Appraisal Ace Blog

Real Estate Appraiser's Association Response to the Home Valuation Code of Conduct
April 29th, 2008 10:54 PM


This is our response to the Home Valuation Code of Conduct. The Home Valuation Code of Conduct (HVCC, the Code) has created many concerns for the Real Estate Appraiser’s Association. The Real Estate Appraiser’s Association (REAA) requests that OFHEO, Fannie Mae and Freddie Mac do not implement this agreement unless it is significantly modified to ensure the intended result is to restore public faith in the process of obtaining unbiased and impartial valuations.

Section I of the Code correctly identifies some of the more egregious practices in the industry. These abuses have distorted the impartial nature of the valuation process and ultimately have undermined the quality of the valuations and have eroded public confidence.

There are several points of concern the REAA has with subsequent sections of the Code.

Section II should be amended to make provisions for a lender to provide a copy of any valuation product, not just an appraisal report, since confidence in the impartial nature of the valuation process should not be only applicable to appraisal reports. A uniform and responsible disclosure of the valuation product is a prerequisite for public confidence. The borrower must also be made aware in written form of the intended use and intended user of any valuation product.

Section III speaks to lender responsibility in selection, retention and payment of appraisers. While the intent is to channel the valuation requests away from potential influence; our view is that it leaves few options but for the use of unregulated appraisal management companies.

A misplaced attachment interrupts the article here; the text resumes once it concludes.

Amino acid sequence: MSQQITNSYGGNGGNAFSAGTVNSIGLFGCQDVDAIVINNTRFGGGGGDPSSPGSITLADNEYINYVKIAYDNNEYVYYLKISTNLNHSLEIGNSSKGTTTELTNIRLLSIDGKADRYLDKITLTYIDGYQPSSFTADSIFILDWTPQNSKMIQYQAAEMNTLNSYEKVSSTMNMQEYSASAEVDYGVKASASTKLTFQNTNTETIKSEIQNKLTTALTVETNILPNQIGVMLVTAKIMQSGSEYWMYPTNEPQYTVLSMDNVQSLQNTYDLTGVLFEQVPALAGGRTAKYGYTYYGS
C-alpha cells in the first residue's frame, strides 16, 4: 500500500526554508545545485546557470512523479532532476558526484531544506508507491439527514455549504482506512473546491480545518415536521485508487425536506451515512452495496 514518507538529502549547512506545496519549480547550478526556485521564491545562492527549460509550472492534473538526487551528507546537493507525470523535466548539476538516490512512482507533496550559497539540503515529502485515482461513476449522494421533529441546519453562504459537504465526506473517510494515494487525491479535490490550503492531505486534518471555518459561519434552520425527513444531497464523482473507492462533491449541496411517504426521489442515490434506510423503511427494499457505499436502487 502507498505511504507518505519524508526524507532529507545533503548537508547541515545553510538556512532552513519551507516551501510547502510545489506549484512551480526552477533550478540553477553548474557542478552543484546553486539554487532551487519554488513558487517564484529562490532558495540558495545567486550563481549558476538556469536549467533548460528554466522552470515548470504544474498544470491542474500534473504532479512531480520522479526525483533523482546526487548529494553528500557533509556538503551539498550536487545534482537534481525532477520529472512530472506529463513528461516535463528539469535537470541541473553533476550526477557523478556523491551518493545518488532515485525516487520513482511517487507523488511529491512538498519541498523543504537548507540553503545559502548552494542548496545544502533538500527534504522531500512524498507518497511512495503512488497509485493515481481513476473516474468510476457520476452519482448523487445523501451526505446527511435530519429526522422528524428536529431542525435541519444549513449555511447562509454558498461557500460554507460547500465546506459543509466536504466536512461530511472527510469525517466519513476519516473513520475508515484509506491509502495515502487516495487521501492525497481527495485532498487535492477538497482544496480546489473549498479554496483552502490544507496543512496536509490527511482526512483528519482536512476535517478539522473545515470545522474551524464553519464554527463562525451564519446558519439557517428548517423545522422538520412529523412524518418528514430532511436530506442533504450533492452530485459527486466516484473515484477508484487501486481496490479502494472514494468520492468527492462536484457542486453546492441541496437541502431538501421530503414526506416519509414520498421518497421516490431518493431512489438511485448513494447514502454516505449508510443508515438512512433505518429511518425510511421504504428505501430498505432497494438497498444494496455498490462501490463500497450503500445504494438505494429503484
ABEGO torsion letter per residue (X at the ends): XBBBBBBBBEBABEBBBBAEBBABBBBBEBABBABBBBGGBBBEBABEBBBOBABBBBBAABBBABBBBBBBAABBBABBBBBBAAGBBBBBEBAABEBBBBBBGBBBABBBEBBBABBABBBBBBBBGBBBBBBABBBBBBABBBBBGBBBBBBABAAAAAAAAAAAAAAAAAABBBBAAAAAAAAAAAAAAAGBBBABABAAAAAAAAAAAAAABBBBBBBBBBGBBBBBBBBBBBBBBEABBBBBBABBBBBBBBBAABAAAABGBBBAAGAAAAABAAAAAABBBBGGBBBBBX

The lack of any regulatory oversight for appraisal management companies is a concern for the ordering process.

For lenders, the impartiality of the ordering process becomes suspect by later provisions noted in section VI (6) that allow a lender to have an ownership interest of up to 20% in the ordering entity.

We would rather have all entities that order appraisals be 100% accountable and be subject to the same stringent guidelines to maintain a more consistent application of impartiality to the valuation ordering process.

Section IV seeks to establish the need for “absolute independence” in the responsibilities of those that select, retain, recommend, communicate, order valuations from or manage appraisers. Being cognizant of the small size of some originators, we support the mandate that “The lender must show that prudent safeguards were in place to prevent the loan production side of the business from influencing value.”

The REAA supports both concepts of absolute independence and prudent safeguard in Section IV but suggests that the mission of Section V, “appropriate training and qualification in the area of real estate and appraisals” include the study and demonstrated understanding of the Uniform Standards of Professional Appraisal Practice (USPAP) for all entities that order appraisals.

The fundamental flaw in the current system of appraisal ordering that invites many the abuses outlined in Section I, is that appraisers adhere to the Uniform Standards of Professional Appraisal Practice while clients are almost completely unaware of the standards that govern licensed and certified appraisers.